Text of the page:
SR25 vs Hiby R5 – more similarities in tonality between these two, but when it comes to technical performance, the gap is wider. R5 doesn’t have a wide soundstage to begin with, and it is noticeable in this comparison with SR25 expanding its staging wider. Tonality is similar, being neutral and more natural. But the layering of the sound and vertical dynamics expansion is quite different with SR25 having more air between layers and more dynamic peaks, while R5 sounding more compressed and flatter in comparison. Both support hi-res Bluetooth codecs and have access to streaming apps, though with SR25 you have to side load it, while with R5 you just download it directly from Google play store.
SR25 vs iBasso DX160 – while in previous comparison there was more similarities in tonality and more differences in technical performance, here it is actually the opposite. Both have a wide soundstage expansion, and actually DX160 sounds wider and more holographic. They also have a very layered and dynamic sound. You can hear how well instruments are layered and separated listening to both daps, and their vertical dynamics expansions is impressive. But with a tonality, SR25 goes for a more natural fuller body sound, especially in mids, while DX160 has a more revealing and more transparent mids/vocals, making its tonality brighter. It’s really up to a personal preference, or perhaps the pair up synergy with IEMs and their corresponding signature. Both allow to side load apps, though DX160 doesn’t have any black list limitations. Both have a similar BT performance, which is not as strong when it comes to coverage distance.
SR25 vs theBit Opus#1 – I thought some might find this comparison interesting as well due to the same DAC chipset. There are quite a few differences here. Starting with soundstage expansion, it’s probably one of the few things where they are similar, in both width and depth. Also, both have a dynamic and layered sound. But the tonality has a noticeable variation, with SR25 being more neutral and more natural, with a fuller body more organic mids/vocals, while Opus#1 has a thinner and brighter mids/vocals and splashier treble response. That made Opus#1 tonality less natural in comparison. And of course, Opus#1 is playback audio only device, not even a Bluetooth support while SR25 adds BT and wifi support to side-load apps for streaming.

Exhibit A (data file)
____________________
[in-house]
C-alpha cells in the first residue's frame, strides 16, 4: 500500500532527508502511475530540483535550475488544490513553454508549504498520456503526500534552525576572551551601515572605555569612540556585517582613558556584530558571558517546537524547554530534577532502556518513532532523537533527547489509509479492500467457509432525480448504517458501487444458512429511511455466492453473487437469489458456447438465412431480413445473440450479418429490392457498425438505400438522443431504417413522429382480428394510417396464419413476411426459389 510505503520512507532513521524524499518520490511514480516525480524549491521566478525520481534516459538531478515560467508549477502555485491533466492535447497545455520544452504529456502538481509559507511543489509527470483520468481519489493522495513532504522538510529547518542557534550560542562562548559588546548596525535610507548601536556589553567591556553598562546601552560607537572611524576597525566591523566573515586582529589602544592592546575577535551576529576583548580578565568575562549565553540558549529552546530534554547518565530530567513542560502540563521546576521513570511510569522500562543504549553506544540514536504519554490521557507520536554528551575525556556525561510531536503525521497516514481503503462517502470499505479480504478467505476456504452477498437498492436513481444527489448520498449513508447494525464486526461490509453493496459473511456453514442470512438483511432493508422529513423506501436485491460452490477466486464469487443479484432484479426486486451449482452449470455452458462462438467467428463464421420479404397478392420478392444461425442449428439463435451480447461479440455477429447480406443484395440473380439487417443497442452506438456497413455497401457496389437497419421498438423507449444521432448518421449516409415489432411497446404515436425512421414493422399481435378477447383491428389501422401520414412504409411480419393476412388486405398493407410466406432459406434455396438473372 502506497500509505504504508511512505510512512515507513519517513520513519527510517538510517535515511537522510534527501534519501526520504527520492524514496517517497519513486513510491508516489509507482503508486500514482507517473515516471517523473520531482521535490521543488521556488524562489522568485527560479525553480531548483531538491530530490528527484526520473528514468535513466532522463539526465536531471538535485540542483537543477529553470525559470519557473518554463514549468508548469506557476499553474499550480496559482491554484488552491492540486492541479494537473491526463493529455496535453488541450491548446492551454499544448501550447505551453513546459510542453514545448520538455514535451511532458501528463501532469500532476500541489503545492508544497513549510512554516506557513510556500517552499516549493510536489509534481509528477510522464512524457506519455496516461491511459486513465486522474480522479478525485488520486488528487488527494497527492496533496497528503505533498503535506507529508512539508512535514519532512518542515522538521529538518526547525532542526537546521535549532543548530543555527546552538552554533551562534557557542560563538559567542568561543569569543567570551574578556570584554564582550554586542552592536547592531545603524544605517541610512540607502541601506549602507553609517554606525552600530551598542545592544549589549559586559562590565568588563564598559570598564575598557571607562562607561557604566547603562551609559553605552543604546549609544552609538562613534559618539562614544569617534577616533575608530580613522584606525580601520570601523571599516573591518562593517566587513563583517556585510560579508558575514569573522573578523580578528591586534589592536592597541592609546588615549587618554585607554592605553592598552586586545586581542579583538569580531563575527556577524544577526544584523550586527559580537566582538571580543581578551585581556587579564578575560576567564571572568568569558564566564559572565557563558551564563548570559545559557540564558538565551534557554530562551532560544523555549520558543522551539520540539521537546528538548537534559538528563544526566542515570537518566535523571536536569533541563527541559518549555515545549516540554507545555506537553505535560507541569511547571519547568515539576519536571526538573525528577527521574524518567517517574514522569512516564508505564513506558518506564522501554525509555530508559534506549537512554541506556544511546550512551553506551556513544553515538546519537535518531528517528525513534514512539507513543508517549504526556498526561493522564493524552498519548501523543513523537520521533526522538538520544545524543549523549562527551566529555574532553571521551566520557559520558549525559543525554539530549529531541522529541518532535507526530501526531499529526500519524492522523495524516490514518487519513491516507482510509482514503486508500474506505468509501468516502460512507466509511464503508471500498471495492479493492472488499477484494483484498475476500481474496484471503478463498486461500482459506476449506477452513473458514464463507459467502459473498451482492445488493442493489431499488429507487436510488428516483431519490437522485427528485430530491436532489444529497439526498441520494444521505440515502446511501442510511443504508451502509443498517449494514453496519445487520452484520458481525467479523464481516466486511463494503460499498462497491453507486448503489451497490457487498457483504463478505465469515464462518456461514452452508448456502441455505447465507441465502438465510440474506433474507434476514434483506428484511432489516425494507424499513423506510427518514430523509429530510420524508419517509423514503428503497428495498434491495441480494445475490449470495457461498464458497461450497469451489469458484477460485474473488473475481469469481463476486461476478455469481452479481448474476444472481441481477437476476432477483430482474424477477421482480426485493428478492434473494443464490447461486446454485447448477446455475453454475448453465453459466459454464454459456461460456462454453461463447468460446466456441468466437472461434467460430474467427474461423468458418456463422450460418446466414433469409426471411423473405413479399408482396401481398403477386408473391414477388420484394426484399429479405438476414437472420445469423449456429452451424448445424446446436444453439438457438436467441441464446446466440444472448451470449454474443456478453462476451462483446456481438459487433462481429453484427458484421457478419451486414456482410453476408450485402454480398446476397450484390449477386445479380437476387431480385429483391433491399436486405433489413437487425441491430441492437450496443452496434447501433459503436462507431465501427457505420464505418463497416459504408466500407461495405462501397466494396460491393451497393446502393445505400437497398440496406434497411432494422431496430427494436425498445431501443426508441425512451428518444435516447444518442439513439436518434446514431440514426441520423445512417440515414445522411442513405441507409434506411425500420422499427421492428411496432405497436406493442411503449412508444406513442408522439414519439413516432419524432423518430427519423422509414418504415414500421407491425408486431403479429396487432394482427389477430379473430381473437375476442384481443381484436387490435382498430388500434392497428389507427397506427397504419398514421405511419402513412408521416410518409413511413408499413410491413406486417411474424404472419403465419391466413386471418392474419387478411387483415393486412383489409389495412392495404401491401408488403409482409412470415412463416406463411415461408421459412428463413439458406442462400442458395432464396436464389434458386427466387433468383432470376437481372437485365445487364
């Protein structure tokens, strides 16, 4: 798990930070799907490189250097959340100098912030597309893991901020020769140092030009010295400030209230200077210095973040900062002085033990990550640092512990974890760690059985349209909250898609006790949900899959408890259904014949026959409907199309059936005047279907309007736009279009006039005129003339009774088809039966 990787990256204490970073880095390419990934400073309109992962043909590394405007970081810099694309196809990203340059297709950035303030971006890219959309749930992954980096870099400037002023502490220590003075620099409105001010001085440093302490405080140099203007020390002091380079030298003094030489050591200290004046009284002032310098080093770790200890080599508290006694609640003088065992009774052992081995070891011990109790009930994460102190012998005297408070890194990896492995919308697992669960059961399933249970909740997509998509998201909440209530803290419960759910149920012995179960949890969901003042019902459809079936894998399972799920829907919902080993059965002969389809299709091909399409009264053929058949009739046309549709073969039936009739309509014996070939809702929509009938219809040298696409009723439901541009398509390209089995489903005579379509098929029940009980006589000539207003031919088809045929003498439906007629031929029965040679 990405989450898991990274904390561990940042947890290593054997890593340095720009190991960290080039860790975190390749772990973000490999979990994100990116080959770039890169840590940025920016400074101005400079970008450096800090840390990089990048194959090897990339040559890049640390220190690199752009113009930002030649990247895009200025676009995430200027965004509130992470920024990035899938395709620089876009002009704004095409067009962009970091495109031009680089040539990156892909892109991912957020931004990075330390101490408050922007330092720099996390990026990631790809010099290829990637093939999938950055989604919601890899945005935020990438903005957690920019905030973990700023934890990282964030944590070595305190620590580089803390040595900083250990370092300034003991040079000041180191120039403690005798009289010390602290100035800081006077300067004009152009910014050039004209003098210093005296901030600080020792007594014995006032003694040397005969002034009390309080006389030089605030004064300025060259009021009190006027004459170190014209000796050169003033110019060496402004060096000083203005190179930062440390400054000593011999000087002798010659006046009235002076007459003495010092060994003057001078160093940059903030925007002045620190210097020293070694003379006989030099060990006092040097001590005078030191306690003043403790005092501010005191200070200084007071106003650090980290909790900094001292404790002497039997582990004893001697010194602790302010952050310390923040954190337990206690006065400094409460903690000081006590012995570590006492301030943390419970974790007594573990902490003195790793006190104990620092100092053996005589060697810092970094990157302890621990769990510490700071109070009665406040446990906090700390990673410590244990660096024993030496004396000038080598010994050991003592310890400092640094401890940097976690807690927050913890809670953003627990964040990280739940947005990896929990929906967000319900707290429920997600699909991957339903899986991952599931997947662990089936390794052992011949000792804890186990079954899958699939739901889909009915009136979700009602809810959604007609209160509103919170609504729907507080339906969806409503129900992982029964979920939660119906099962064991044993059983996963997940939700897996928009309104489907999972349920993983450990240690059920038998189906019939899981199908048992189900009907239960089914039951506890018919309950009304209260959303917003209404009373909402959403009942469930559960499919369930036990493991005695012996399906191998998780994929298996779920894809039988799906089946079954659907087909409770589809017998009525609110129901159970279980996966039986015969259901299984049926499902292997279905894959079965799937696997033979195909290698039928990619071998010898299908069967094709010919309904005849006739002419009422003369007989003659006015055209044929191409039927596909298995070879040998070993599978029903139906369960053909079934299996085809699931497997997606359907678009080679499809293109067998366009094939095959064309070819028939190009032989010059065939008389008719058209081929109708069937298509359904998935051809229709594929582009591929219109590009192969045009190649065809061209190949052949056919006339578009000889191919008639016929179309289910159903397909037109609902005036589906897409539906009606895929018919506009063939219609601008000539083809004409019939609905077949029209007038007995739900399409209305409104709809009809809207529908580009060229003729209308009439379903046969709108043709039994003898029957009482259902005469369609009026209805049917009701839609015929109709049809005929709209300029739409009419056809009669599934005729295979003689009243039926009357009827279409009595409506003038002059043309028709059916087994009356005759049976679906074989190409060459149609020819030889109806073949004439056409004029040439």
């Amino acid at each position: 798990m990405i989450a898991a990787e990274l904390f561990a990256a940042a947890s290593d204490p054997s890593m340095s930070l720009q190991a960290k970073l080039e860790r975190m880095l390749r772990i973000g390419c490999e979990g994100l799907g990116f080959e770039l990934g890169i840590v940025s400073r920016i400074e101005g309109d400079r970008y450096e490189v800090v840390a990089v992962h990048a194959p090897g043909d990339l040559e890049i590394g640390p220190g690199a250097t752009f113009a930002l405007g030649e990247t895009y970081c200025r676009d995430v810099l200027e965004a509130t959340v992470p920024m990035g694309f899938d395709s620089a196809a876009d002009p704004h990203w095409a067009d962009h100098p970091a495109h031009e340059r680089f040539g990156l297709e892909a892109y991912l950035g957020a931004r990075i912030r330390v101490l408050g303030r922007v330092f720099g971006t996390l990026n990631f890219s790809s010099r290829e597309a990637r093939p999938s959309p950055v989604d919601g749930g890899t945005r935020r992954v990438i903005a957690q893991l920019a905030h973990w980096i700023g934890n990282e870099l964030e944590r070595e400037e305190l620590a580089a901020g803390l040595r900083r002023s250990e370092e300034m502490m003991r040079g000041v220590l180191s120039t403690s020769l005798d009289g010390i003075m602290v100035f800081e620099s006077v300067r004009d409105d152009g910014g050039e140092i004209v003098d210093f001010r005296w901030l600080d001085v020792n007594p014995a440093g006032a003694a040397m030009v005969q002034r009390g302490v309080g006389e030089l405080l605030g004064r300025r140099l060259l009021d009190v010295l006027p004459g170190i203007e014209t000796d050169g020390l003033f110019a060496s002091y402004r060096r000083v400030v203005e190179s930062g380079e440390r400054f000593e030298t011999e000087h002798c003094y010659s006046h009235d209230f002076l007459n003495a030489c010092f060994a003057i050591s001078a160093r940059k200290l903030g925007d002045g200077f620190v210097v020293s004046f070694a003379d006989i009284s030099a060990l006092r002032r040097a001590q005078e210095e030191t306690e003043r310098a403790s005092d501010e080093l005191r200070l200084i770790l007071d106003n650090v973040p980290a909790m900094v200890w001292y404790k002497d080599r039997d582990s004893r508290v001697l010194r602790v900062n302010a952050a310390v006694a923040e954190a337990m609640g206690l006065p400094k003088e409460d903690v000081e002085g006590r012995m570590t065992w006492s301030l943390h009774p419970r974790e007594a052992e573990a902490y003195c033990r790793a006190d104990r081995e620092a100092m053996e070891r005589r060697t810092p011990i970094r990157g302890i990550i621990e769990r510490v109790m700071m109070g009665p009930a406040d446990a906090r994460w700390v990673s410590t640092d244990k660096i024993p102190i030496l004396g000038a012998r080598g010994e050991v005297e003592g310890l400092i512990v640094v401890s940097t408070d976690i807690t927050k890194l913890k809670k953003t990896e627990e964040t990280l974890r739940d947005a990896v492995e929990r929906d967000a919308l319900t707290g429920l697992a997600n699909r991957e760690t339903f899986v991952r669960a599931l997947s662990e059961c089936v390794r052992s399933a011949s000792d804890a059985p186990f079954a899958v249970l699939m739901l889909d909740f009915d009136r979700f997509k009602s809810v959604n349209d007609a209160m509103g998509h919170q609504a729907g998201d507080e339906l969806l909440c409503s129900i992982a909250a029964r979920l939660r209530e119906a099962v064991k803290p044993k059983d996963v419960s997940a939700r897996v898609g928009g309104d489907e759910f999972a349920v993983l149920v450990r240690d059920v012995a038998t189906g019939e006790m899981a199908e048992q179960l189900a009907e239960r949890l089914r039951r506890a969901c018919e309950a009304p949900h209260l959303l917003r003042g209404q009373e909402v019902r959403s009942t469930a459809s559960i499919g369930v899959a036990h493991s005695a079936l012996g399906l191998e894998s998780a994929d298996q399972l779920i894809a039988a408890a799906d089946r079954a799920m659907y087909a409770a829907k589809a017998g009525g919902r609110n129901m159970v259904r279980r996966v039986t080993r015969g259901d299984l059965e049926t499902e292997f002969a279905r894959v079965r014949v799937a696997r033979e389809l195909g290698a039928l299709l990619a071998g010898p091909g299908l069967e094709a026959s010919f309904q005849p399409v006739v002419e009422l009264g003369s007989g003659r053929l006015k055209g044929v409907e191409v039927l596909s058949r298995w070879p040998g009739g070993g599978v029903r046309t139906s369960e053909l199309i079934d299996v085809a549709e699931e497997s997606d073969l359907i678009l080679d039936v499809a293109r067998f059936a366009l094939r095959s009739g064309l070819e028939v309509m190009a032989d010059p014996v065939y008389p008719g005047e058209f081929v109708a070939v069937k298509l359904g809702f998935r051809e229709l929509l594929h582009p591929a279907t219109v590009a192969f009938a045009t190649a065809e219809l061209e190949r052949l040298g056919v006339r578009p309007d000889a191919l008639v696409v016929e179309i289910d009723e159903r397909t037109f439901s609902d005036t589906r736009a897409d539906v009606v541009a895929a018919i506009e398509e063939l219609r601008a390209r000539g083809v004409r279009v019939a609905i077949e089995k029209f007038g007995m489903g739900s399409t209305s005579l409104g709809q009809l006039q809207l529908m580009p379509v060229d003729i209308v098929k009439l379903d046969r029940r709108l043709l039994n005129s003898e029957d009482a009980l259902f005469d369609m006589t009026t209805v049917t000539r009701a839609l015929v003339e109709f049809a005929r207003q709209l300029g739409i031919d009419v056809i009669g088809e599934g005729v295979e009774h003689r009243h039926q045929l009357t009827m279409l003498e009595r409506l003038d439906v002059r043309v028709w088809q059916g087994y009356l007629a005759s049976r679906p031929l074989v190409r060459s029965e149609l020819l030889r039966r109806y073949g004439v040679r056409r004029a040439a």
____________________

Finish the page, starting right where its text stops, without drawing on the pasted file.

SR25 vs FiiO M11 Pro – Pro version of M11 definitely improved the performance of the original M11, making it more suitable for this comparison. Both have a wide soundstage expansion, actually very similar in width and depth. Technically, they also have similarities in layering and separation of the sound and vertical dynamics expansion, something I wouldn’t be able to say about M11 but can report as Pro improvement which now can match SR25. But tonality is different, and it is noticeable. SR25 has more sub-bass rumble which goes deeper. Also, SR25 upper mids/vocals and treble are more natural, smoother, while M11 Pro is brighter when it comes to vocals and also a little splashier in comparison with lower mids. This is a difference where you will have to decide which one pairs up better with a signature of your preferred IEMs or headphones. Both can side load streaming apps and support various high res BT codecs, though SR25 BT performance is a little weaker.
SR25 vs SR15